Ingredients

Avocado

Other Names: Alligator pear, butter pear.

General Description: Avocado (Persea Americana), native to Central America, is in the laurel family. The luscious avocado’s pear shape and creamy flesh naturally led to its reputation as an aphrodisiac. Its Aztec name, ahuacatl, means “testicle,” referring to both the fruit’s shape and the way it hangs from the tree in pairs. Mostly eaten raw, avocados can be delicious if heated briefly. However, they become bitter when heated too long.

The avocado was cultivated from Peru to the Rio Grande long before the arrival of Europeans, and it only crossed the American border into California around 1871. Avocados have been available in Europe since the early 1900s. Although they were not accepted at first, avocados have made a rapid advance into the cuisines of Western Europe, with pyramids of Israeli avocados appearing on stands across Europe.

The Hass avocado has pebbly skin that ripens from green to purplish black. Oval-shaped with a small to medium-sized seed, it has thick but pliable skin and peels easily. Over 80 percent of California avocados are Hass. Cocktail or “finger” avocados are unpollinated fruits that resemble a thin pickle with smooth green skin, pale green flesh, and a creamy texture. Florida (or Caribbean) avocados have deep green flesh covered with a smooth, green, pliable skin and a large pit. They are light in taste and texture and are more fruitlike and less buttery than California varieties.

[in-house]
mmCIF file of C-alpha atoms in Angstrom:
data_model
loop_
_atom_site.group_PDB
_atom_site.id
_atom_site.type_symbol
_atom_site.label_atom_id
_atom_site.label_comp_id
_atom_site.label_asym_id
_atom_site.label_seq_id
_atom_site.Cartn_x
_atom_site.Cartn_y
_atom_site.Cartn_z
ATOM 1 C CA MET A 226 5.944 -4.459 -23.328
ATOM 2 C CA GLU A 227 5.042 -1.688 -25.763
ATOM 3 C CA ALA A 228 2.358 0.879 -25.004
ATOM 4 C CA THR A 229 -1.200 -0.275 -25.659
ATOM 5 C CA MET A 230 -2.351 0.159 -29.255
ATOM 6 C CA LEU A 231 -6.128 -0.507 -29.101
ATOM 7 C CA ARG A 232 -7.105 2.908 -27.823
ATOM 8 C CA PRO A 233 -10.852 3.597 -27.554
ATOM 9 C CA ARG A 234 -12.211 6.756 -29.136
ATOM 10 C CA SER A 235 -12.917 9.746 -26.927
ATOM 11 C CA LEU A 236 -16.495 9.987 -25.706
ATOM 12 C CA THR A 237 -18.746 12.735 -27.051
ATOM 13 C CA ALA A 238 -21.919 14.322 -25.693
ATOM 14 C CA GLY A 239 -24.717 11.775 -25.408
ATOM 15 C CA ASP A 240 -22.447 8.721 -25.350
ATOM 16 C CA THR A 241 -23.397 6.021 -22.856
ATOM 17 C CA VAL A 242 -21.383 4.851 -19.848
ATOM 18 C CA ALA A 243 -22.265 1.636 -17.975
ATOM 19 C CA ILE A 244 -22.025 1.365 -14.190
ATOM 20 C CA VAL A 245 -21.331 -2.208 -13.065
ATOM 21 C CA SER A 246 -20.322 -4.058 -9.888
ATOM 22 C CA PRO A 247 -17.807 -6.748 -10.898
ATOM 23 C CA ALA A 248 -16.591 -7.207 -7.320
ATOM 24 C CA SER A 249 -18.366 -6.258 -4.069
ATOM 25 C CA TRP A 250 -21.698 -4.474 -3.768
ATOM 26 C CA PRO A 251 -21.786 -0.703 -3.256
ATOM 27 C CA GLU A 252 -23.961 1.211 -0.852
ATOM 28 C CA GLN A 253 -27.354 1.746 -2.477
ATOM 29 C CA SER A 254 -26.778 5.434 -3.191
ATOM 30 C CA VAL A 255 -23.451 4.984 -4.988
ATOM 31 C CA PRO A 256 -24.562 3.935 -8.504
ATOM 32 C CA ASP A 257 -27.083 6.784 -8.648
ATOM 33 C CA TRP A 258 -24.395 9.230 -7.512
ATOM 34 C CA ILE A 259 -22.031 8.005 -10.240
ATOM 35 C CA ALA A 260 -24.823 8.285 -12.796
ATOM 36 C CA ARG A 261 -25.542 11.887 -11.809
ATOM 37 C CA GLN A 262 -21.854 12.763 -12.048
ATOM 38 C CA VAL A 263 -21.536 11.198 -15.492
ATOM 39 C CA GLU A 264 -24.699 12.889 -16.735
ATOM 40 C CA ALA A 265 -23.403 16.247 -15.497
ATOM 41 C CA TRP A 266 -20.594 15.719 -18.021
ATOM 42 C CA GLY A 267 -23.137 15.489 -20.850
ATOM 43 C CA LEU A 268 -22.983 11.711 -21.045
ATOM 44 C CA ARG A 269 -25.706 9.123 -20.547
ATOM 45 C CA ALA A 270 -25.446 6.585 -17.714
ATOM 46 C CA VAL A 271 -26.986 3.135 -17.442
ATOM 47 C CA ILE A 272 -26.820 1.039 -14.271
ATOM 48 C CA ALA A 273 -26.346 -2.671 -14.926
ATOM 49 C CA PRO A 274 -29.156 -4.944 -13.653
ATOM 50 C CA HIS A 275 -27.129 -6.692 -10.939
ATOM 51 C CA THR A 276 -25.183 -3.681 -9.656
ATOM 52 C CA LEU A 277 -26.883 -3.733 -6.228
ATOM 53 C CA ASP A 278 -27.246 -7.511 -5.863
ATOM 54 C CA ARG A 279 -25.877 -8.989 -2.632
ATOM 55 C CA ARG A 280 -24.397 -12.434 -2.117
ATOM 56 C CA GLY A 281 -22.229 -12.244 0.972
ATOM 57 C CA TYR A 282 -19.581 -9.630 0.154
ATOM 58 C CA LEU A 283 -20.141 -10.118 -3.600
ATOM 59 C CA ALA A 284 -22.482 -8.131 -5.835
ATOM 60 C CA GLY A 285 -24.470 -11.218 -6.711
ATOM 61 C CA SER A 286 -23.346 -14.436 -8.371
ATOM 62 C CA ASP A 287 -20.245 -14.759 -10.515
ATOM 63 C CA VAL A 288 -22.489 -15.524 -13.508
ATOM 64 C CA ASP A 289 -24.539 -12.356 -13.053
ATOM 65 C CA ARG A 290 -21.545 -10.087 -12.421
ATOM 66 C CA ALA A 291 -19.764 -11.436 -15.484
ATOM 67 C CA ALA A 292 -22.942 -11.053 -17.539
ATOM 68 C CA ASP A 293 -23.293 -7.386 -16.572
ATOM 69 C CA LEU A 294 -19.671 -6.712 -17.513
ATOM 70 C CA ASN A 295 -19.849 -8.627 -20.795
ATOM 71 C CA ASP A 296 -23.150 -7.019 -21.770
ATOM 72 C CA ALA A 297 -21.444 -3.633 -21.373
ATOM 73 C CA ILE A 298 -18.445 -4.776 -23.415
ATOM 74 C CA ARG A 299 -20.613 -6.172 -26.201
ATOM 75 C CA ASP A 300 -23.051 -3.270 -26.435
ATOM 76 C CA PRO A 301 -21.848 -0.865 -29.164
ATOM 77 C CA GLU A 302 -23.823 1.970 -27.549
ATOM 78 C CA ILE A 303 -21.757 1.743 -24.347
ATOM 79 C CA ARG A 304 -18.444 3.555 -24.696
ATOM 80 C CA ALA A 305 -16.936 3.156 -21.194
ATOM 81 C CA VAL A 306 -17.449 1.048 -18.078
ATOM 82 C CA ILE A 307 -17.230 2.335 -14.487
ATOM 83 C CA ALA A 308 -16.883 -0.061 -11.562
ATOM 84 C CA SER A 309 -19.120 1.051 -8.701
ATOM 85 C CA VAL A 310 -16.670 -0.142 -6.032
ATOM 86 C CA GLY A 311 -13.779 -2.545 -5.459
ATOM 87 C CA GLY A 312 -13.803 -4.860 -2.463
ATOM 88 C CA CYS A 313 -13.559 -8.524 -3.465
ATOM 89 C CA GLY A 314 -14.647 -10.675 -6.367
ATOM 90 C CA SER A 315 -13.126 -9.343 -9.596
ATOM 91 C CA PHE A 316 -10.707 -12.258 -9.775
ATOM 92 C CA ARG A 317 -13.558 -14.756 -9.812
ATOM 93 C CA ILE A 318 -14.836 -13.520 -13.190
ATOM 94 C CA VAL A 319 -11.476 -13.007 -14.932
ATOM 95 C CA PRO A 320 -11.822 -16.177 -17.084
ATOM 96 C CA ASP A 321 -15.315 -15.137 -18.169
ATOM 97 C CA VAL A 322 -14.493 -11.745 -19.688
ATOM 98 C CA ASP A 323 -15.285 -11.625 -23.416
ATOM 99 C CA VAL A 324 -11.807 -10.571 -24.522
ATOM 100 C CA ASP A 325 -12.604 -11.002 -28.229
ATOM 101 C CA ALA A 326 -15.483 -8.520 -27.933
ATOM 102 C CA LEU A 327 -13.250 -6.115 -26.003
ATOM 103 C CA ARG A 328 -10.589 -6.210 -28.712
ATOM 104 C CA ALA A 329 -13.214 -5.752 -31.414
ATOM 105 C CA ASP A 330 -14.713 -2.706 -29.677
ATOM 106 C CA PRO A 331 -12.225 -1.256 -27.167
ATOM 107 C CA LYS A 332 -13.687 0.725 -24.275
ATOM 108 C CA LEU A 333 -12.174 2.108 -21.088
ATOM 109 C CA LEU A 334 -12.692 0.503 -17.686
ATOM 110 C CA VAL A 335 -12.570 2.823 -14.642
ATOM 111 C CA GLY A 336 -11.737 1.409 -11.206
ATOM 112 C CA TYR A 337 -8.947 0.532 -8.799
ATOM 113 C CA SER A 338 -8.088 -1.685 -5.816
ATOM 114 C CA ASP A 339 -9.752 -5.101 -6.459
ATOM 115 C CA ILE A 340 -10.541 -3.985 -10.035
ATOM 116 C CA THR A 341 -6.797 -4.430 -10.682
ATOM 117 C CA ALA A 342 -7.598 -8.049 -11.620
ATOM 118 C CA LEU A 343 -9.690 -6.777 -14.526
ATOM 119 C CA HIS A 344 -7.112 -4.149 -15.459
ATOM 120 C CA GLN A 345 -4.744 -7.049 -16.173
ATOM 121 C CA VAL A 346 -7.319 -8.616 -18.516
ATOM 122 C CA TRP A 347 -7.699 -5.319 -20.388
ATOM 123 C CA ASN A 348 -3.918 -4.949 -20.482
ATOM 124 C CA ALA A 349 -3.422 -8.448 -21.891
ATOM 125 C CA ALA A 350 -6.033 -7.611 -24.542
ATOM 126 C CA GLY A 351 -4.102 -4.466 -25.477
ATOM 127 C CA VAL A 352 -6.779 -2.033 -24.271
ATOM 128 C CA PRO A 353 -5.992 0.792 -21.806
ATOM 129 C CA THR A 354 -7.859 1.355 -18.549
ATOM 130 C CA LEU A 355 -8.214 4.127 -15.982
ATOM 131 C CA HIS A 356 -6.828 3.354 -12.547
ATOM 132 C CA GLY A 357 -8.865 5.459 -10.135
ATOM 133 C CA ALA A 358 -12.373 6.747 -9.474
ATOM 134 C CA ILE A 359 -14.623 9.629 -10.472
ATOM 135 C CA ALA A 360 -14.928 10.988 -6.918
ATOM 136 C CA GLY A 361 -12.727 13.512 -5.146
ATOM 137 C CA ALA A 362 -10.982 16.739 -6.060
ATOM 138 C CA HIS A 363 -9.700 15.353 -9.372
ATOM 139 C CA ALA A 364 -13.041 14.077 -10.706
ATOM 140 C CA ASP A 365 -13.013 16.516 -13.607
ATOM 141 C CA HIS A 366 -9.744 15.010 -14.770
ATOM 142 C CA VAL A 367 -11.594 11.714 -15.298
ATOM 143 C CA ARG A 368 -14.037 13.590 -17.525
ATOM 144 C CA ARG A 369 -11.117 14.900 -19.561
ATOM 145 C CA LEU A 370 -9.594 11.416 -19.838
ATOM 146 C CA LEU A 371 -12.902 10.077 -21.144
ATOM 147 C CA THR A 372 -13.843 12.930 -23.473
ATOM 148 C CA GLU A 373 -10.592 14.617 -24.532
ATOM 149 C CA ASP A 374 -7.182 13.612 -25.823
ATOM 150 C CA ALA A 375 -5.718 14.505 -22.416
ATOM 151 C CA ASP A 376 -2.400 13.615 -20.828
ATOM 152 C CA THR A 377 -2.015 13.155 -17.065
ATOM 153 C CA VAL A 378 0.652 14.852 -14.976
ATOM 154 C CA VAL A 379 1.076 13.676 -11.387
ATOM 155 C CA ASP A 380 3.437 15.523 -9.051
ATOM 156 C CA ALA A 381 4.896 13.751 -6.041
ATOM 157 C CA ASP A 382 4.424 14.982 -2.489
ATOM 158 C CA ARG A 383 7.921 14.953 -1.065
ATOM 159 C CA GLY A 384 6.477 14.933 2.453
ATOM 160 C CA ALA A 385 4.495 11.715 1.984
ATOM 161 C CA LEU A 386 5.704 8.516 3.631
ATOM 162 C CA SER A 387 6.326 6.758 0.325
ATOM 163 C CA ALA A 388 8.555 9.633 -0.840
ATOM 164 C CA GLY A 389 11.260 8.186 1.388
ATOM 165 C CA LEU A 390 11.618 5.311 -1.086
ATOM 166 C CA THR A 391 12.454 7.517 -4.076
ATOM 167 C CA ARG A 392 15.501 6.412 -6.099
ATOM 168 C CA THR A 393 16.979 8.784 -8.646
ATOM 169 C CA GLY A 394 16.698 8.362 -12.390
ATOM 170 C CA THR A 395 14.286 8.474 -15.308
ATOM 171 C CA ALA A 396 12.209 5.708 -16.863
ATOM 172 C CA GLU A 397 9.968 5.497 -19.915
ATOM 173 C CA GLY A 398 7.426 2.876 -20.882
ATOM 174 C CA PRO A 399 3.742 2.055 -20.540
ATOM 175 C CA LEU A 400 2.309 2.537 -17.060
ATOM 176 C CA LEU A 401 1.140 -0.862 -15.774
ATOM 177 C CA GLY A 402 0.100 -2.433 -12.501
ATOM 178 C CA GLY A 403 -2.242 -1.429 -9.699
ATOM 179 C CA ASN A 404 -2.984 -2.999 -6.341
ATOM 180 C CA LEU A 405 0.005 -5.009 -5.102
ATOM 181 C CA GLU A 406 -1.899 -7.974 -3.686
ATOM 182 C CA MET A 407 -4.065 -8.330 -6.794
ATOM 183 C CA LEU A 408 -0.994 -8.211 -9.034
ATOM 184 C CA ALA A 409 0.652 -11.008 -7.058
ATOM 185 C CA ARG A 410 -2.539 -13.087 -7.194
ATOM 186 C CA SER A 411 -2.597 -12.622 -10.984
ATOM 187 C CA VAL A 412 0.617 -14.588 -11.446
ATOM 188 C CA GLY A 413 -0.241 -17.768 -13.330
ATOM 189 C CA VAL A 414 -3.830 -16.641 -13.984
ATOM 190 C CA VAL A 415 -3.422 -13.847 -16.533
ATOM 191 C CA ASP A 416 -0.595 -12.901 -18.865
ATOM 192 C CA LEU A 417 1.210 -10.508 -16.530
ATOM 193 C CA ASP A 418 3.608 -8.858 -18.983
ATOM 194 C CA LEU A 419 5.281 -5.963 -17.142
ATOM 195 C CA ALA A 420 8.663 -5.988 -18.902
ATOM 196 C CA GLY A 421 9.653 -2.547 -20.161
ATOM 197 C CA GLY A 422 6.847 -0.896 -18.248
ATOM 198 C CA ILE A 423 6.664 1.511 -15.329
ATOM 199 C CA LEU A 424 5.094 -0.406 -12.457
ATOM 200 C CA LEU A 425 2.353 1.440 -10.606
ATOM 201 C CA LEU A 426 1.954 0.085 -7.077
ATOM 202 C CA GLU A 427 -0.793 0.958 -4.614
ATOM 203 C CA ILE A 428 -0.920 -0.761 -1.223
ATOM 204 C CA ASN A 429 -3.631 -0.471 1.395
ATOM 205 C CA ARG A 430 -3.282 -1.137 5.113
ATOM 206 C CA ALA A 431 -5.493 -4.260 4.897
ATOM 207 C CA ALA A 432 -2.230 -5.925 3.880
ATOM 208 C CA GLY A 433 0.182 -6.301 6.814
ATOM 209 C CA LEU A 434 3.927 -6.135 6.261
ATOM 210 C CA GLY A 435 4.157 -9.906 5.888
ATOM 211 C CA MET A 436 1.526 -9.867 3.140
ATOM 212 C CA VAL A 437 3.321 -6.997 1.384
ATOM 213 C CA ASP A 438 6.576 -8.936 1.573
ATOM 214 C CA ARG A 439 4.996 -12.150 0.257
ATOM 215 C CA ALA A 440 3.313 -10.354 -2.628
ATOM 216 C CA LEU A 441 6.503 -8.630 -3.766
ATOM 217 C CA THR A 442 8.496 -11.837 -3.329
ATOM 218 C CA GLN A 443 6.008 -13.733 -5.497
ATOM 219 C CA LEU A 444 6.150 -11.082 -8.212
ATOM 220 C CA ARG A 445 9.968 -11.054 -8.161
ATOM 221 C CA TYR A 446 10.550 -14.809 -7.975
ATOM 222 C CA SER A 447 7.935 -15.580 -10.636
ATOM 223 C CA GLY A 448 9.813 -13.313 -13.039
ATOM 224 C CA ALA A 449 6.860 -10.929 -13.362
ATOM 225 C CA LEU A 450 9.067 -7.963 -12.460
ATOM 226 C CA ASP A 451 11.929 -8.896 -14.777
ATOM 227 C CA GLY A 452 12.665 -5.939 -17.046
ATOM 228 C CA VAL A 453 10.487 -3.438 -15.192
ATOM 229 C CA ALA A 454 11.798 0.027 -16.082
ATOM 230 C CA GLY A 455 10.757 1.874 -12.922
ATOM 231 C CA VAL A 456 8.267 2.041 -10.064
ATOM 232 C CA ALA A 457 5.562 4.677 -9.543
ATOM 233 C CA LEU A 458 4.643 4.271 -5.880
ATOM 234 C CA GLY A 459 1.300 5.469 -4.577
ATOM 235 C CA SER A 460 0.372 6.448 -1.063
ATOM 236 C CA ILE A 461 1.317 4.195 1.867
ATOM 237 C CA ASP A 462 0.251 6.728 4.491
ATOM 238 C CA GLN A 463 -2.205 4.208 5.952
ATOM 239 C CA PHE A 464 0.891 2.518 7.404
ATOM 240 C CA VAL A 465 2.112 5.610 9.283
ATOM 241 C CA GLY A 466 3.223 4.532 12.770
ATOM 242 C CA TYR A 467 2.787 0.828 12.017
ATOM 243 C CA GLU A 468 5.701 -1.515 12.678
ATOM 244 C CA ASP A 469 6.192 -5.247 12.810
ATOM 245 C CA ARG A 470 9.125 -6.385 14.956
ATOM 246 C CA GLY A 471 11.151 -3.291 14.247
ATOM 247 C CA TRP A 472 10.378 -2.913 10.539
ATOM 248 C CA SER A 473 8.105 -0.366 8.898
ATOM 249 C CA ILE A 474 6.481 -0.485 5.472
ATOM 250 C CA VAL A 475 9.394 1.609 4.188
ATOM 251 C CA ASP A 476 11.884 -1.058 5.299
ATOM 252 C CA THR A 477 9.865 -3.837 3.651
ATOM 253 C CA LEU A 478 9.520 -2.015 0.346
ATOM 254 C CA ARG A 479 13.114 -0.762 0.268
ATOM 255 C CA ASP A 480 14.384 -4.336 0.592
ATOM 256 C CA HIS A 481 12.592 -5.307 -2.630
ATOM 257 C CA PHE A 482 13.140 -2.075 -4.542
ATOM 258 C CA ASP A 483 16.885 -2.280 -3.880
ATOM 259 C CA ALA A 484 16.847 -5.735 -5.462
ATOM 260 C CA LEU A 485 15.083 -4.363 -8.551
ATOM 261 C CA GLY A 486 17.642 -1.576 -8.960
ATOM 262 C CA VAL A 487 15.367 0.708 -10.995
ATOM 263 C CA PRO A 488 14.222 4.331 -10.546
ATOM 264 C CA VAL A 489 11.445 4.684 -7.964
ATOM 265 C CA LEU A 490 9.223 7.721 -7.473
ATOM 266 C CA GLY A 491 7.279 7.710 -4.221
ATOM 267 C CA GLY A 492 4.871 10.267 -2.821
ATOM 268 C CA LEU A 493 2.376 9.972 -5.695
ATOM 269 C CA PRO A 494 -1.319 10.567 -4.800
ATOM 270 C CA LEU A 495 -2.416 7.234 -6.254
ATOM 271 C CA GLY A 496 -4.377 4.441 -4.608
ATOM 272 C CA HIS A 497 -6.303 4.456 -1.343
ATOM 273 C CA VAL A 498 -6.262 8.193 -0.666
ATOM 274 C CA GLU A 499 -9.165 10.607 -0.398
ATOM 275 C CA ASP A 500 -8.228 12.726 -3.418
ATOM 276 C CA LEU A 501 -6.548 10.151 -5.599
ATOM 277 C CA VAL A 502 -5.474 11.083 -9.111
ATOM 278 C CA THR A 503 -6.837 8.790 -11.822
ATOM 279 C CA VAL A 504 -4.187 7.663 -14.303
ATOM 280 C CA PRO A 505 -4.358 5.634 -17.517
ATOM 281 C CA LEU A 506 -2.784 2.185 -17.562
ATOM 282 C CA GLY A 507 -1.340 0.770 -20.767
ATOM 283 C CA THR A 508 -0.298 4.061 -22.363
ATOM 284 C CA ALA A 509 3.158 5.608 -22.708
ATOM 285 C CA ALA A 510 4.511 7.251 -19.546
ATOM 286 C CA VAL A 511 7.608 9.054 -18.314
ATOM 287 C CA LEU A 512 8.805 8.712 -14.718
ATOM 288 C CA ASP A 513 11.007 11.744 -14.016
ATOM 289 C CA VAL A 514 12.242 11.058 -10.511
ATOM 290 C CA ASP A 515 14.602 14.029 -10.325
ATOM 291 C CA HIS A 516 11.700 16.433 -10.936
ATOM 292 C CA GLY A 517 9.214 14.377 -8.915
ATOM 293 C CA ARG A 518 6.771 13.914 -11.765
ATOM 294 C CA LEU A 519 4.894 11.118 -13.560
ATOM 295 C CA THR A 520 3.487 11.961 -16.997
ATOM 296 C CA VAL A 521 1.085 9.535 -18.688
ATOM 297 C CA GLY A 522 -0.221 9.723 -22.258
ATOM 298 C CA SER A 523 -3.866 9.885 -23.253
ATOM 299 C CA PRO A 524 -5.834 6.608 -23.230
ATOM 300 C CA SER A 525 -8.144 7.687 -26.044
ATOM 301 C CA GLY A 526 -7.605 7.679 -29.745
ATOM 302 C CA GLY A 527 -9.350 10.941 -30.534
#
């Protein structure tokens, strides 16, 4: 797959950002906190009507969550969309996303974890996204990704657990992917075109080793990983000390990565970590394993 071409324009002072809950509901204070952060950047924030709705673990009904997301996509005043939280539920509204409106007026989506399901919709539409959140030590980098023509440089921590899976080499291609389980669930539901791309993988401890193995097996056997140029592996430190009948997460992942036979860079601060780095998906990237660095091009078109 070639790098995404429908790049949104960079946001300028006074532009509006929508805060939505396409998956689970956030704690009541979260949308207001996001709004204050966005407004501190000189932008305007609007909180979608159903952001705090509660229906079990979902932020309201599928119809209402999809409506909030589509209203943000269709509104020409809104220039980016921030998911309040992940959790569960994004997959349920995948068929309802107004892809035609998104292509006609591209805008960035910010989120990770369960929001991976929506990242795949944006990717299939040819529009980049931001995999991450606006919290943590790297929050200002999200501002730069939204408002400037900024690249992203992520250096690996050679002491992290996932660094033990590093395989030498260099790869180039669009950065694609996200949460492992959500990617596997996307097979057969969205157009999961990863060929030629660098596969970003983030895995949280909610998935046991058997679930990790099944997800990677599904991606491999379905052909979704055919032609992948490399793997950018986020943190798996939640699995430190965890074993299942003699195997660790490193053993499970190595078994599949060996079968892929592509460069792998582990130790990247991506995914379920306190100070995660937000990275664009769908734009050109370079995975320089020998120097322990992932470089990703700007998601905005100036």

Season: California avocados are available year-round. The Hass avocado is harvested from early winter through spring; other varieties fill out the year.

Purchase: When buying an avocado for immediate use, select fruit that yields to gentle pressure; if planning to use days later, look for more firmness. The small knob at the stem end should come free easily. A ripe Hass avocado will have dark, matte purple-black skin. Other varieties may be light green in color even when ripe.

Avoid: Don’t buy bright green, rock-hard avocados because they will be difficult, if not impossible, to ripen properly. Avoid avocados that are sunken, shriveled, or mushy.

Storage: Store avocados at a cool room temperature, feeling them daily until they reach peak ripeness. To speed ripening, place in a paper bag with an apple. Once ripe, eat immediately or refrigerate for up to 2 days.

Preparation: # Cut the avocado lengthwise around the seed. Rotate the halves to separate.
#Remove the seed by sliding the tip of a spoon gently underneath and lifting out.
#Peel by pulling the skin back from the stem end. Or simply scoop the avocado meat out with a spoon.
#Sprinkle all cut surfaces with lemon or lime juice or rub with oil to prevent discoloration until ready to use.

Serving Suggestions: Add sliced avocados and fried tortilla strips to chicken soup seasoned with lime and chile. Slice avocado and add to sautéed fish or chicken dishes just before serving. Make guacamole by crushing firm Hass avocados with lime juice, onion, tomato, chiles, salt, and cilantro. (Leave the pits in the mixture to help retain color.)

Flavor Affinities: Chiles, cilantro, crabmeat, grapefruit, lime, shrimp, tomato, tropical fruits, tuna, vinaigrette.

from Quirk Books: www.quirkbooks.com